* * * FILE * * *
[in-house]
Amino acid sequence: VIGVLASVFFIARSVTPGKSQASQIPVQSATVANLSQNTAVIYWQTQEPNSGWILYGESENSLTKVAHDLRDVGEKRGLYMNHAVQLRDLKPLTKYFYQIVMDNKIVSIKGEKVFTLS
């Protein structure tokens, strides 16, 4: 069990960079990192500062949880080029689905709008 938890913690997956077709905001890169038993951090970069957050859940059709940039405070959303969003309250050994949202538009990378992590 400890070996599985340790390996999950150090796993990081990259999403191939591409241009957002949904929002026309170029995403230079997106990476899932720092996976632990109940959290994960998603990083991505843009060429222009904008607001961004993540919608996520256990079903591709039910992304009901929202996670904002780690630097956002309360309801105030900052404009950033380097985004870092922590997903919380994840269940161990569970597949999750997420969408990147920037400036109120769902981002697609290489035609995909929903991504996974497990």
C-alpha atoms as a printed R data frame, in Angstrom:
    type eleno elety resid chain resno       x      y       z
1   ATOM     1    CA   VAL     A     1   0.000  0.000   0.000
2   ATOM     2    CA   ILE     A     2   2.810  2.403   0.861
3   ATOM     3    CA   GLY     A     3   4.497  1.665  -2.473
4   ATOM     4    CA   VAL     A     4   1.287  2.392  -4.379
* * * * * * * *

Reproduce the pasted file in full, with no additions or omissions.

[in-house]
Amino acid sequence: VIGVLASVFFIARSVTPGKSQASQIPVQSATVANLSQNTAVIYWQTQEPNSGWILYGESENSLTKVAHDLRDVGEKRGLYMNHAVQLRDLKPLTKYFYQIVMDNKIVSIKGEKVFTLS
């Protein structure tokens, strides 16, 4: 069990960079990192500062949880080029689905709008 938890913690997956077709905001890169038993951090970069957050859940059709940039405070959303969003309250050994949202538009990378992590 400890070996599985340790390996999950150090796993990081990259999403191939591409241009957002949904929002026309170029995403230079997106990476899932720092996976632990109940959290994960998603990083991505843009060429222009904008607001961004993540919608996520256990079903591709039910992304009901929202996670904002780690630097956002309360309801105030900052404009950033380097985004870092922590997903919380994840269940161990569970597949999750997420969408990147920037400036109120769902981002697609290489035609995909929903991504996974497990």
C-alpha atoms as a printed R data frame, in Angstrom:
    type eleno elety resid chain resno       x      y       z
1   ATOM     1    CA   VAL     A     1   0.000  0.000   0.000
2   ATOM     2    CA   ILE     A     2   2.810  2.403   0.861
3   ATOM     3    CA   GLY     A     3   4.497  1.665  -2.473
4   ATOM     4    CA   VAL     A     4   1.287  2.392  -4.379